Experts began collecting droppings of bats from the Vadakkekara and Chittattukara areas of Kochi on Thursday as part of the Nipah surveillance programme.
The places were chosen for sample collection as the disease was confirmed in a youth hailing from the region. The collection of droppings will continue on Friday too.
Besides the bat habitats in the region, experts from the National Institute of High Security Animal Diseases, Bhopal, and Southern Regional Disease Diagnostic Laboratory of the Institute of Animal Health and Veterinary Biologicals, Bengaluru, visited pig and cattle farms in the region on Thursday and collected blood samples of pigs, said K.M. Dileep, District Animal Husbandry Officer, Ernakulam.
Serum samples of bats would have to be collected at a later stage though it was not collected on Thursday. Round-the-year surveillance on bats may have to be put in place as the disease was reported successively for two years, he said.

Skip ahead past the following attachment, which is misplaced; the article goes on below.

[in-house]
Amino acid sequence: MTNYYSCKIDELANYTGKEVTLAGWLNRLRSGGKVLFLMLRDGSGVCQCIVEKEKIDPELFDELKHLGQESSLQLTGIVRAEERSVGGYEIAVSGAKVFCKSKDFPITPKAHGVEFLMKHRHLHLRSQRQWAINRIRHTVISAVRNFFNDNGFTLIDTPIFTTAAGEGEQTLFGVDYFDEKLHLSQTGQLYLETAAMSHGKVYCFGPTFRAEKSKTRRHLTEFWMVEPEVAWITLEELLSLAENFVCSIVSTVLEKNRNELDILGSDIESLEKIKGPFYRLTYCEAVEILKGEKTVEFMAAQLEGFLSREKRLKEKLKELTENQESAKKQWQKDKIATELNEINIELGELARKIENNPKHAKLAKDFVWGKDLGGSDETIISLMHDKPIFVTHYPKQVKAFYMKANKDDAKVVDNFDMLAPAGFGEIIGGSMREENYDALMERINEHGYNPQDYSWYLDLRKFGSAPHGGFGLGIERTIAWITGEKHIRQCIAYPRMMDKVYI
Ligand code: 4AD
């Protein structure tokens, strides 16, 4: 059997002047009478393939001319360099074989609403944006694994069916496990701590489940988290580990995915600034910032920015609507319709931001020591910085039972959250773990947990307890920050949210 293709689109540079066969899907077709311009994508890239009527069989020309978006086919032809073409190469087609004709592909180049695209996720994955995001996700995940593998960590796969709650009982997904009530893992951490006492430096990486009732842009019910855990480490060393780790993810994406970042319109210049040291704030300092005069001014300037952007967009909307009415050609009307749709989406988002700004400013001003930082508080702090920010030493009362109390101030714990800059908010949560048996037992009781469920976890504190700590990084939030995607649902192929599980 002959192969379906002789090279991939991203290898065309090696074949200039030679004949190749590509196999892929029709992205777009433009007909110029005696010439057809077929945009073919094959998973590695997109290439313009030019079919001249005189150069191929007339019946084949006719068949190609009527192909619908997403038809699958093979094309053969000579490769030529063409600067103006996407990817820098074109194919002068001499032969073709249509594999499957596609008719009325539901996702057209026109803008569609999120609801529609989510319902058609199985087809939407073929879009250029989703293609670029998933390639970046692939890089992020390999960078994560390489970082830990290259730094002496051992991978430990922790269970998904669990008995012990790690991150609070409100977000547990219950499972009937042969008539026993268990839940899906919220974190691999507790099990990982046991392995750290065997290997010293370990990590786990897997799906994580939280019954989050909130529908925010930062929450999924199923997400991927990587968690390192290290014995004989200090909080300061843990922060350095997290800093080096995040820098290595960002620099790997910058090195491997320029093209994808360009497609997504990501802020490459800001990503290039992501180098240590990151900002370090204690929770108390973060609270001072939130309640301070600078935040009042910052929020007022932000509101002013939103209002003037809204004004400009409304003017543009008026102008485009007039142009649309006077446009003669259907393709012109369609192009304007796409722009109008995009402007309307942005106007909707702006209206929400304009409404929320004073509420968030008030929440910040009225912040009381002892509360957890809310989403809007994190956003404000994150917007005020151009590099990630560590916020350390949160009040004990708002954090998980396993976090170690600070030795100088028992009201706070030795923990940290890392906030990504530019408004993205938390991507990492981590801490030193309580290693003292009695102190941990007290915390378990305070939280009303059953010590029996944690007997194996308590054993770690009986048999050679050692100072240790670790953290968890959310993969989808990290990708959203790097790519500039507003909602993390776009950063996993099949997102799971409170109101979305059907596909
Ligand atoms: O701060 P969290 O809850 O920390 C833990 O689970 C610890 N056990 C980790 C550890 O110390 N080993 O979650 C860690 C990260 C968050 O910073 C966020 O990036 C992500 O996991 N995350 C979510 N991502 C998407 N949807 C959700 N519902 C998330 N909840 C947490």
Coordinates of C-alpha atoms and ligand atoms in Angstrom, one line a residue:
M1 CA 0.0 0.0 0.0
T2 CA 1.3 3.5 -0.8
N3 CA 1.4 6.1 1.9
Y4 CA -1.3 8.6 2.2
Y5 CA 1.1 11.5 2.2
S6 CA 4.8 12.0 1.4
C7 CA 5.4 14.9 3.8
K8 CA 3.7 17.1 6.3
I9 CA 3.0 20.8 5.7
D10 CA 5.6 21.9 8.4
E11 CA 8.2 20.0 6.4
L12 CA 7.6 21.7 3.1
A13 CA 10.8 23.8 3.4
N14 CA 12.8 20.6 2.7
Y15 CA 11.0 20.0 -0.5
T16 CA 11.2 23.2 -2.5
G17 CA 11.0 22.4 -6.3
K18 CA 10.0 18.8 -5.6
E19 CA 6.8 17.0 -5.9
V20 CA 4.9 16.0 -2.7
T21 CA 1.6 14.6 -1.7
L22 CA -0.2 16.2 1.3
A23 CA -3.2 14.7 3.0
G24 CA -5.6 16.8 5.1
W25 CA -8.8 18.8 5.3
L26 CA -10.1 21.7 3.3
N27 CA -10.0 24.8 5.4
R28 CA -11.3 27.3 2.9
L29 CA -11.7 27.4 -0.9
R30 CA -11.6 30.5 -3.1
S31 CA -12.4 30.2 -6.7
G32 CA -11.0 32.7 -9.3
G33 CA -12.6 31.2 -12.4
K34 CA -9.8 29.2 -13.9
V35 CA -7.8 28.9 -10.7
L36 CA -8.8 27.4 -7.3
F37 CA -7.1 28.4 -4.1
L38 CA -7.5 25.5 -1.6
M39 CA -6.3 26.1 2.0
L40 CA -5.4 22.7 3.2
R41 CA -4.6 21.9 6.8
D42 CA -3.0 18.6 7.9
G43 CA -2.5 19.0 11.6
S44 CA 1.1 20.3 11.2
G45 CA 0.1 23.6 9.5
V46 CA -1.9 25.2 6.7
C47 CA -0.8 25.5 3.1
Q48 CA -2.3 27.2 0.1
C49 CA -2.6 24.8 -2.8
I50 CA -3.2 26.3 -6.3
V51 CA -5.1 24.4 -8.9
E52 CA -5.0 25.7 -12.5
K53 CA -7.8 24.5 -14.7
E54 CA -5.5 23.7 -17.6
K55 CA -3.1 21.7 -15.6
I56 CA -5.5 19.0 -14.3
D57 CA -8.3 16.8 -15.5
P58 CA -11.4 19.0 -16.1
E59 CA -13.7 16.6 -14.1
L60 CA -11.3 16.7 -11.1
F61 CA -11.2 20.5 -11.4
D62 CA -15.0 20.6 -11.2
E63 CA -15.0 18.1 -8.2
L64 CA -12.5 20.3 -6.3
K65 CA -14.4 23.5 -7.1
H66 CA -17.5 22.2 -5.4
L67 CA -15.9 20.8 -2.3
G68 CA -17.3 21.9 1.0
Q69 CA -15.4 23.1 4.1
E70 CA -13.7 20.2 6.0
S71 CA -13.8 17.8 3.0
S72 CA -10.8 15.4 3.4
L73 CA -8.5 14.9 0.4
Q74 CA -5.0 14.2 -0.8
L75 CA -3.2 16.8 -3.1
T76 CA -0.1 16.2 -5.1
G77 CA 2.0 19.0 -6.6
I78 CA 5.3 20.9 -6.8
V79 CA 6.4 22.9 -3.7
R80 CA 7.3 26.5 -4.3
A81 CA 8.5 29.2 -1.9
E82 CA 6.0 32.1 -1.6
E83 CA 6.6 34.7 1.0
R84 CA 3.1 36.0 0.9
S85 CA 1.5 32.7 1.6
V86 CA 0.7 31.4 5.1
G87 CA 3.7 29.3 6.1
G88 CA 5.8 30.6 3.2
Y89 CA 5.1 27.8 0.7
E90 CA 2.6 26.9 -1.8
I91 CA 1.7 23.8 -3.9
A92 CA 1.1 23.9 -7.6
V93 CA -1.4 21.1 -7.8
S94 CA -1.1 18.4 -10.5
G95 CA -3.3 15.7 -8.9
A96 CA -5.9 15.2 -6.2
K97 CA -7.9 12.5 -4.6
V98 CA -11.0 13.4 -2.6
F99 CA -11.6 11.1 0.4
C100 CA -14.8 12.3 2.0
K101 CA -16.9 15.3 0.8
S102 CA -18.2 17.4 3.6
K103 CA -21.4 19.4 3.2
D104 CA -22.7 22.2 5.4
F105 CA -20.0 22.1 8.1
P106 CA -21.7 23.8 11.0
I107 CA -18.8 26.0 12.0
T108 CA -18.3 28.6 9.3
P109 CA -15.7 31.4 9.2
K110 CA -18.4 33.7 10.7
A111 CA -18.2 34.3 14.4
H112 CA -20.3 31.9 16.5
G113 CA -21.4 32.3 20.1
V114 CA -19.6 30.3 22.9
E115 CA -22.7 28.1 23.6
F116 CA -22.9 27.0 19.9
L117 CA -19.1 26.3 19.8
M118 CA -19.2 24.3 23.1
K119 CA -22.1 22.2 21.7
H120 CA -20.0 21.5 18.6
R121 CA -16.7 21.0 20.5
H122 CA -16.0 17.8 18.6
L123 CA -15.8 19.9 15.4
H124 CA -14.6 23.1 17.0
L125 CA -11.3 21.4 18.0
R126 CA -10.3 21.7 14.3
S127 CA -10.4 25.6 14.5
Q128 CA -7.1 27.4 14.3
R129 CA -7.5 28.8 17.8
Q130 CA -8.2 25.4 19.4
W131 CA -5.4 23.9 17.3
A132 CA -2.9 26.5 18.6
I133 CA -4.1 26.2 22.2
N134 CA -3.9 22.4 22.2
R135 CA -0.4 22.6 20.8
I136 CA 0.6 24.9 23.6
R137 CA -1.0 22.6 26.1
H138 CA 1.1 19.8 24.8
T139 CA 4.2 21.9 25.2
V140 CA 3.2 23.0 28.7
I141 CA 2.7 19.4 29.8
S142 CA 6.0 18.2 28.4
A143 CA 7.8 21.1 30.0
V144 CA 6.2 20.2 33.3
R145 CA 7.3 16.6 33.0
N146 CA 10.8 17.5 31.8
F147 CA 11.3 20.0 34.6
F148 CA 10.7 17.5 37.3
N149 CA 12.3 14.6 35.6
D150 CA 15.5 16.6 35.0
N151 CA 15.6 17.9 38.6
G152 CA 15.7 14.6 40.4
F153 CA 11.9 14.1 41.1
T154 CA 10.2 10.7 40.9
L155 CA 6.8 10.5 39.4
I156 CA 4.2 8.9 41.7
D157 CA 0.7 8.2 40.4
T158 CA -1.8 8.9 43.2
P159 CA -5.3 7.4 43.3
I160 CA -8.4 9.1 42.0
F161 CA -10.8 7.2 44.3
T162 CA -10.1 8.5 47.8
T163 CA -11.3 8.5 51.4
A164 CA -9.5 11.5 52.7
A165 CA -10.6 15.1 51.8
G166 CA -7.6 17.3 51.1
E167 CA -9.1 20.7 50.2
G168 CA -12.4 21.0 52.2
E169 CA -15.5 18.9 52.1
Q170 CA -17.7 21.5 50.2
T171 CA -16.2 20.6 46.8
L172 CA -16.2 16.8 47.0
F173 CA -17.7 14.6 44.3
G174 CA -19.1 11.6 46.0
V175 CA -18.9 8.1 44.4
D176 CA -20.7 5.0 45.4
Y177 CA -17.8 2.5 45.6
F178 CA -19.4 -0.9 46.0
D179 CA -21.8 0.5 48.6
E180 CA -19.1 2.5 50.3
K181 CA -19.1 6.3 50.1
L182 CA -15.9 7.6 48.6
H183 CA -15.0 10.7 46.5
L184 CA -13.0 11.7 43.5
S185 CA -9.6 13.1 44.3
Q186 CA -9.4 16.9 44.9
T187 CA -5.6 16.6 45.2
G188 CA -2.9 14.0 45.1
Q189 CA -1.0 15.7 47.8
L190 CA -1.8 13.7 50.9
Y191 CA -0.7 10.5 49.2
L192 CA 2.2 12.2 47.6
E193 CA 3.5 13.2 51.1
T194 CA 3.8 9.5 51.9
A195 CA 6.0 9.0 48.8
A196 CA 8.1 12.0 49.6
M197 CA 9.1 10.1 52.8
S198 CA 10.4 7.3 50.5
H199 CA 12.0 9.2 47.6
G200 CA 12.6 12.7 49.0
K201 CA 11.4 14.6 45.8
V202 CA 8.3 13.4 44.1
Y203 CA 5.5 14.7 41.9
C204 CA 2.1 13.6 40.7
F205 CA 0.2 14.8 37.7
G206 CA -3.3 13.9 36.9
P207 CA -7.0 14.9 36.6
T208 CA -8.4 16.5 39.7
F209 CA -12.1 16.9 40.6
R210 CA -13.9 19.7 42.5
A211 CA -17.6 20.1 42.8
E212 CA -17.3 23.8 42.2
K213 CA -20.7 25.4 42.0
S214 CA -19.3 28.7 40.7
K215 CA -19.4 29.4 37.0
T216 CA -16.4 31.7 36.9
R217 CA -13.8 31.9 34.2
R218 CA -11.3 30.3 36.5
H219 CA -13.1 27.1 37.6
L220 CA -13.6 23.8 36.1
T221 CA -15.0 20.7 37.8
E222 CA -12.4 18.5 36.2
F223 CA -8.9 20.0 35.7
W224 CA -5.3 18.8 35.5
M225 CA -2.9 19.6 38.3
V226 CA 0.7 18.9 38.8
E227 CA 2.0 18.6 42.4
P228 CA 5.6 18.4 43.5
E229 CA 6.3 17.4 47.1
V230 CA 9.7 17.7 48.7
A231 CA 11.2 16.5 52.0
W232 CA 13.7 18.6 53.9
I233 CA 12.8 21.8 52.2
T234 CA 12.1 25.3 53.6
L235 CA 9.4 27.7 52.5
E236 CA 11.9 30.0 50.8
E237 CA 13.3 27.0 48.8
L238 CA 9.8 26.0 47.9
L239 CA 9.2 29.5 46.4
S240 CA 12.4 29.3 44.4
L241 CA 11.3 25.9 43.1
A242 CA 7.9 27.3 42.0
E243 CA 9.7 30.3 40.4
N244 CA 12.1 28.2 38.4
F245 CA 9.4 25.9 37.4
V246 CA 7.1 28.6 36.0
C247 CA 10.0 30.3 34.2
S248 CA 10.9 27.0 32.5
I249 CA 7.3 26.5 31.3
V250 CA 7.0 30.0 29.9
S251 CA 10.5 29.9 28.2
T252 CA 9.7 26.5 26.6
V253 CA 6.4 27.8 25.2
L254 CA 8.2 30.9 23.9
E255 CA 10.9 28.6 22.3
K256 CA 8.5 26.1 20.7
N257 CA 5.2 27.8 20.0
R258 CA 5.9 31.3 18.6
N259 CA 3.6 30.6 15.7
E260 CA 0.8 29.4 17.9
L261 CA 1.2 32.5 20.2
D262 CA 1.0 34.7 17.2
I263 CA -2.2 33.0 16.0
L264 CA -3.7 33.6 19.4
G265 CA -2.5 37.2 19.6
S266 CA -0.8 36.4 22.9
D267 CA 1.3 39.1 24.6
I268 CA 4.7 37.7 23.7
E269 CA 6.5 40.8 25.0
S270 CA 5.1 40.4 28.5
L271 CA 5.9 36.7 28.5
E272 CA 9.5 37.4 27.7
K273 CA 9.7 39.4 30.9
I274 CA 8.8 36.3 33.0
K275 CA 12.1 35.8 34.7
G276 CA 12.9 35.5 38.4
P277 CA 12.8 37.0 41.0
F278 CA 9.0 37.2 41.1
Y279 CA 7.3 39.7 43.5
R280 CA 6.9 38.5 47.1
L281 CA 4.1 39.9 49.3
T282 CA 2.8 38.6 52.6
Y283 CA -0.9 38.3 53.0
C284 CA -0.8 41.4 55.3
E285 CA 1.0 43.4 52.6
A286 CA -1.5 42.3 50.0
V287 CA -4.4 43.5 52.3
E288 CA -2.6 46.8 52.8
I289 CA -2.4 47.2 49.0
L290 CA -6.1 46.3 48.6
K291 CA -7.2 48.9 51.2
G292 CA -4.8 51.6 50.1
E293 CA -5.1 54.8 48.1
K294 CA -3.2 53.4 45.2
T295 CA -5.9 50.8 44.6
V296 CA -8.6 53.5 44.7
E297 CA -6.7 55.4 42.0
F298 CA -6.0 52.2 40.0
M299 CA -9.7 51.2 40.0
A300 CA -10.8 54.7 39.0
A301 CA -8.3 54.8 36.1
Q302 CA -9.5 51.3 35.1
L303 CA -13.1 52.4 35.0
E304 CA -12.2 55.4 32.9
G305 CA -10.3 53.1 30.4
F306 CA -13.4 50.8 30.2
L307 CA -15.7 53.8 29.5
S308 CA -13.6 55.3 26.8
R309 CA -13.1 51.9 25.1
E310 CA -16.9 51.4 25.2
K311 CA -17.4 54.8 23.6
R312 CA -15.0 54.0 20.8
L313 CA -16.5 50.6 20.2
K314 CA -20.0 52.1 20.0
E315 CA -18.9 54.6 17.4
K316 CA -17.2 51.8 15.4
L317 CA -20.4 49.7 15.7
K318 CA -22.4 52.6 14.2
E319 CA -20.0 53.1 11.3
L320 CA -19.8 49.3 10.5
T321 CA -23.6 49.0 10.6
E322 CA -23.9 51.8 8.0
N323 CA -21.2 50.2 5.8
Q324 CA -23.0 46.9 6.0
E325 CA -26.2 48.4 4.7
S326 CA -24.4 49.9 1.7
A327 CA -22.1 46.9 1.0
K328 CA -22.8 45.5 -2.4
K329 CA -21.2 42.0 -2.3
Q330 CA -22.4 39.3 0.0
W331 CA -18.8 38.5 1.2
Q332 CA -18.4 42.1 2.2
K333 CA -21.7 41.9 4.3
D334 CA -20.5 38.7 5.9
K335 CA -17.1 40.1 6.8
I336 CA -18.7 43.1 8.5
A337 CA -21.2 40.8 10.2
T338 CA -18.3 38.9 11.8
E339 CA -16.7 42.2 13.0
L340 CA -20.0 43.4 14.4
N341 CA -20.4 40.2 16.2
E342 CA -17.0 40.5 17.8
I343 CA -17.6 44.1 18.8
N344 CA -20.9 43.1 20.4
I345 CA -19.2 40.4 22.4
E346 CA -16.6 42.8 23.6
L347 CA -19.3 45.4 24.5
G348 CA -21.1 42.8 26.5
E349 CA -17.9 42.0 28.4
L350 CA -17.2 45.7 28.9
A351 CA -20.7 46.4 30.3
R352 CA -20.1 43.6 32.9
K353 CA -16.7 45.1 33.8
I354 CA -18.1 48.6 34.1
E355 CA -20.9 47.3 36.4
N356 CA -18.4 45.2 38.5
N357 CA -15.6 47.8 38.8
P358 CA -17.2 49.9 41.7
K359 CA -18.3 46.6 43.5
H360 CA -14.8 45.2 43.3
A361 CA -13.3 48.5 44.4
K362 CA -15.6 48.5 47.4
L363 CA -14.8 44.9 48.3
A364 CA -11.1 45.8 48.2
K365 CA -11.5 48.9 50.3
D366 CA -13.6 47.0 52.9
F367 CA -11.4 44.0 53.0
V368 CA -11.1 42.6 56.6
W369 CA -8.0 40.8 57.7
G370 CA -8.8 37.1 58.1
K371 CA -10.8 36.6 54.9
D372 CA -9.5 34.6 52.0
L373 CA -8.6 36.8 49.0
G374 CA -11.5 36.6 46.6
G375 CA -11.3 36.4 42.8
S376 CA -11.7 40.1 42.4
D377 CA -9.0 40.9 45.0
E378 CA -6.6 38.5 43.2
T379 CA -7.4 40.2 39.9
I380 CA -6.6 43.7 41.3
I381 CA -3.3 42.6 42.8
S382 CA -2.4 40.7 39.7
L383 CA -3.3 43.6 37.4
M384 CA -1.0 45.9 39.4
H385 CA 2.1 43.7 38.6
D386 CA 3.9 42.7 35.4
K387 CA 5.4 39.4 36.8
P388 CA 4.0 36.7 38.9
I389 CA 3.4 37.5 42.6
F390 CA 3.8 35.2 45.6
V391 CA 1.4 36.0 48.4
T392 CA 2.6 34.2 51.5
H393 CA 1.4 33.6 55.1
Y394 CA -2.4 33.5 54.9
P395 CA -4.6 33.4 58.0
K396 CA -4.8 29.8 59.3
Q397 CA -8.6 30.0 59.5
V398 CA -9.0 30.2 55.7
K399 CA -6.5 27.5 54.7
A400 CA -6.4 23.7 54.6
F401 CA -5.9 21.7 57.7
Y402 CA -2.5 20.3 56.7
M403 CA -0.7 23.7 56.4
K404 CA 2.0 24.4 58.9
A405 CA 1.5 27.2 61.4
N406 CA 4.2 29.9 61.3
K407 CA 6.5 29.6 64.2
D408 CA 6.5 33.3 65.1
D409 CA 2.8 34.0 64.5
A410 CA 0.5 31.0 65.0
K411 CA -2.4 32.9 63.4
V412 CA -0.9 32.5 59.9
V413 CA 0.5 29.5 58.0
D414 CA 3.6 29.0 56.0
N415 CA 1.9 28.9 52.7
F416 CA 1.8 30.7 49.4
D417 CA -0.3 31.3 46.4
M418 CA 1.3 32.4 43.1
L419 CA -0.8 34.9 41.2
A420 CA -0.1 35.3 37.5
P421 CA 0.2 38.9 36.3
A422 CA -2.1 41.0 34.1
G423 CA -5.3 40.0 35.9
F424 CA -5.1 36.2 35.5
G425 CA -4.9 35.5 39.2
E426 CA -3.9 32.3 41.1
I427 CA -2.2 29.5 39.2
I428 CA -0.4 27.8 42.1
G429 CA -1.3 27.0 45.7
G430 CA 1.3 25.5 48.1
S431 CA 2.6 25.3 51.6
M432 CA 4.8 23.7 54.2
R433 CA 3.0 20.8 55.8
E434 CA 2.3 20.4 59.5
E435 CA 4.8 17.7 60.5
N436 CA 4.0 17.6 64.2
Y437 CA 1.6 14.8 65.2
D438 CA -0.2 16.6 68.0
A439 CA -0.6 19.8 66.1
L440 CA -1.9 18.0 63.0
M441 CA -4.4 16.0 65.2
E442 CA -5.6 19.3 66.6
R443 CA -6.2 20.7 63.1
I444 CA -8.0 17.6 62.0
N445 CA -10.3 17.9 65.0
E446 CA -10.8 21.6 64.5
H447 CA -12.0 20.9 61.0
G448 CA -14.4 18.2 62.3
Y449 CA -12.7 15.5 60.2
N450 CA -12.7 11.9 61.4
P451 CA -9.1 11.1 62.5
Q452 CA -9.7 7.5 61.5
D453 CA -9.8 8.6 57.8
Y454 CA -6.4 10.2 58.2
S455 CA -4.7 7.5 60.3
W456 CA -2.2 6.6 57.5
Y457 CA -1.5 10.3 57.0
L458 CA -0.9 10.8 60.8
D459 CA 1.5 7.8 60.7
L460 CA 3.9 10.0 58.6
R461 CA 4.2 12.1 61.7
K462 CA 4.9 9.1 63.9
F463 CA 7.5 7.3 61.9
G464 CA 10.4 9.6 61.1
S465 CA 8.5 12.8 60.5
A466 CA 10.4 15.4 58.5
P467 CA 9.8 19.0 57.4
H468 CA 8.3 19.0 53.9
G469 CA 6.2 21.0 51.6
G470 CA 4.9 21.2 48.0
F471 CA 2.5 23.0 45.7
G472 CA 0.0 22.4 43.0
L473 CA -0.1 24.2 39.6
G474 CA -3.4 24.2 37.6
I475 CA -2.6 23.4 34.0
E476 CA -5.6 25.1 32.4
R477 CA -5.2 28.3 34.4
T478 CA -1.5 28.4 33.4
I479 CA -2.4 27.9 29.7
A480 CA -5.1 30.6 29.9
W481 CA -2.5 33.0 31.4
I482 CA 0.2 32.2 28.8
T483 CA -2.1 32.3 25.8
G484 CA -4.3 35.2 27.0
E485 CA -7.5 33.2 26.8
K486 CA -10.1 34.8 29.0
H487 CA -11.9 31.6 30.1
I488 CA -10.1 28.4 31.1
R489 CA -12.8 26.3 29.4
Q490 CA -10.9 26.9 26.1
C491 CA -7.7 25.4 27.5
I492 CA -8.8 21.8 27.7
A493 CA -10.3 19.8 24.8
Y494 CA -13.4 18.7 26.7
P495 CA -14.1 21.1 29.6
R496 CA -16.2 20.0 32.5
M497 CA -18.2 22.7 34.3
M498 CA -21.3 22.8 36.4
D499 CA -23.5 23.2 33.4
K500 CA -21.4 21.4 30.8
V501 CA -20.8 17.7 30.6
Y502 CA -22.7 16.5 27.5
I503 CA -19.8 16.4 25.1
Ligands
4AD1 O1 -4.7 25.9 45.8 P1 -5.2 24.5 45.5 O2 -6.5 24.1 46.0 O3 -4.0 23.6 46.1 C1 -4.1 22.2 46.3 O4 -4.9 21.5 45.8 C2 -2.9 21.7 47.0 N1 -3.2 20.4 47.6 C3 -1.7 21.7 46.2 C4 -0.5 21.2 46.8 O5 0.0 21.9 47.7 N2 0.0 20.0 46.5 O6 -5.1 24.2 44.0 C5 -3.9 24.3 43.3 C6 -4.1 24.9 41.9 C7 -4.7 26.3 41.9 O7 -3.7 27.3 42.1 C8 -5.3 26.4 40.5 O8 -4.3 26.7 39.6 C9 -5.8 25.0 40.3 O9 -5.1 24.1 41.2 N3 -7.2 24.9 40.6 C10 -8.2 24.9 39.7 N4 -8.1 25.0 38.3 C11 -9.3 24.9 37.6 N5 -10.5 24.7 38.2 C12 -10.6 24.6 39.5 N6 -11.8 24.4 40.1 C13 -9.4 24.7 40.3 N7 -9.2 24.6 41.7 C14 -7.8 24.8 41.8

Meanwhile, the delay in identifying the epicentre of the Nipah outbreak was hampering the specific surveillance plans on susceptible animal populations.
It is through epidemiological investigations that the epicentre of the outbreak is identified. Though experts in animal diseases have reached Kochi following the outbreak, they are currently focussing on general surveillance of pigs and bats, the two species that are likely to serve as the reservoir of the virus.
Currently, the attention is on general surveillance and not collection of samples since the epicentre of the disease is unknown, said a senior forest veterinarian. One cannot go out and randomly collect samples from any area as it may trigger panic among general public. Unless some specific information is available on the epicentre, it would be a futile exercise to collect samples, he said.
Calls at helpline
Meanwhile, people are calling up the 24x7 helpline (0484-2351264) opened by the department in Kochi seeking information on the disease. The callers were keen to know about the animals that were likely to be the reservoirs of the disease. Pigs and bats were the two animals that needed to be observed in this case, said Mr. Dileep.